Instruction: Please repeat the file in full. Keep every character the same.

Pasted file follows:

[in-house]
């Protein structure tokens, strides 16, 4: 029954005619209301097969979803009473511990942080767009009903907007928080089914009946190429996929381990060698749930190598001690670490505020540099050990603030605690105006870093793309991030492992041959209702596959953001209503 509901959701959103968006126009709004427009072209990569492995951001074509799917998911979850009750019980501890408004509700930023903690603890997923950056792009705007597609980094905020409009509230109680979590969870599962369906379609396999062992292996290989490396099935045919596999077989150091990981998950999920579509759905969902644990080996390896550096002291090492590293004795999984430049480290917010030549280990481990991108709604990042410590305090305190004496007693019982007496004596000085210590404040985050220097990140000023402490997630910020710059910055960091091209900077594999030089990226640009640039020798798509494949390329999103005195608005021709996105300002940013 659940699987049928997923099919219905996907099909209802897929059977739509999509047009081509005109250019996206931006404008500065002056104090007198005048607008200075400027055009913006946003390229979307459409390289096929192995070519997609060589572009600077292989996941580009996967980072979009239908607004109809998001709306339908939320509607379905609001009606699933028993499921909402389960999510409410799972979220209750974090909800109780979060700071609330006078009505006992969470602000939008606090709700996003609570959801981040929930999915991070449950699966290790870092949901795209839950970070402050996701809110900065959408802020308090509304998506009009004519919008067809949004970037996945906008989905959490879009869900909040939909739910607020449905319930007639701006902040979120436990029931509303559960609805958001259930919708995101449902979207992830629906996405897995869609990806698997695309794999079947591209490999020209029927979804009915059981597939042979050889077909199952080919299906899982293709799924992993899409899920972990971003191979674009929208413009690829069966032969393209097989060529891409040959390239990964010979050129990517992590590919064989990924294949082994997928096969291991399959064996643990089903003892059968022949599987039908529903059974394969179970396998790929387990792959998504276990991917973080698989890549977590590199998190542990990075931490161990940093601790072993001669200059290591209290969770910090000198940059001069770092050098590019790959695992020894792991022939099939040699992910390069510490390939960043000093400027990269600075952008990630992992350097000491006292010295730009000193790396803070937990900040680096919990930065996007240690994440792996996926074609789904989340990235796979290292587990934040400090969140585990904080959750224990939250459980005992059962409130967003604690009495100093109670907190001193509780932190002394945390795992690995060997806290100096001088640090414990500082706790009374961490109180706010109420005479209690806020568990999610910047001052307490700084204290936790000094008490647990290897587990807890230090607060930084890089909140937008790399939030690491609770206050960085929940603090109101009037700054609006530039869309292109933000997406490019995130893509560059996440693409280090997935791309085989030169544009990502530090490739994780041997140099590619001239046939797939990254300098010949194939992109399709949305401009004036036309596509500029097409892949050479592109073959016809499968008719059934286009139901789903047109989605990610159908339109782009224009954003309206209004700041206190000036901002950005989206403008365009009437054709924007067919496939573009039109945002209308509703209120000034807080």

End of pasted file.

[in-house]
């Protein structure tokens, strides 16, 4: 029954005619209301097969979803009473511990942080767009009903907007928080089914009946190429996929381990060698749930190598001690670490505020540099050990603030605690105006870093793309991030492992041959209702596959953001209503 509901959701959103968006126009709004427009072209990569492995951001074509799917998911979850009750019980501890408004509700930023903690603890997923950056792009705007597609980094905020409009509230109680979590969870599962369906379609396999062992292996290989490396099935045919596999077989150091990981998950999920579509759905969902644990080996390896550096002291090492590293004795999984430049480290917010030549280990481990991108709604990042410590305090305190004496007693019982007496004596000085210590404040985050220097990140000023402490997630910020710059910055960091091209900077594999030089990226640009640039020798798509494949390329999103005195608005021709996105300002940013 659940699987049928997923099919219905996907099909209802897929059977739509999509047009081509005109250019996206931006404008500065002056104090007198005048607008200075400027055009913006946003390229979307459409390289096929192995070519997609060589572009600077292989996941580009996967980072979009239908607004109809998001709306339908939320509607379905609001009606699933028993499921909402389960999510409410799972979220209750974090909800109780979060700071609330006078009505006992969470602000939008606090709700996003609570959801981040929930999915991070449950699966290790870092949901795209839950970070402050996701809110900065959408802020308090509304998506009009004519919008067809949004970037996945906008989905959490879009869900909040939909739910607020449905319930007639701006902040979120436990029931509303559960609805958001259930919708995101449902979207992830629906996405897995869609990806698997695309794999079947591209490999020209029927979804009915059981597939042979050889077909199952080919299906899982293709799924992993899409899920972990971003191979674009929208413009690829069966032969393209097989060529891409040959390239990964010979050129990517992590590919064989990924294949082994997928096969291991399959064996643990089903003892059968022949599987039908529903059974394969179970396998790929387990792959998504276990991917973080698989890549977590590199998190542990990075931490161990940093601790072993001669200059290591209290969770910090000198940059001069770092050098590019790959695992020894792991022939099939040699992910390069510490390939960043000093400027990269600075952008990630992992350097000491006292010295730009000193790396803070937990900040680096919990930065996007240690994440792996996926074609789904989340990235796979290292587990934040400090969140585990904080959750224990939250459980005992059962409130967003604690009495100093109670907190001193509780932190002394945390795992690995060997806290100096001088640090414990500082706790009374961490109180706010109420005479209690806020568990999610910047001052307490700084204290936790000094008490647990290897587990807890230090607060930084890089909140937008790399939030690491609770206050960085929940603090109101009037700054609006530039869309292109933000997406490019995130893509560059996440693409280090997935791309085989030169544009990502530090490739994780041997140099590619001239046939797939990254300098010949194939992109399709949305401009004036036309596509500029097409892949050479592109073959016809499968008719059934286009139901789903047109989605990610159908339109782009224009954003309206209004700041206190000036901002950005989206403008365009009437054709924007067919496939573009039109945002209308509703209120000034807080």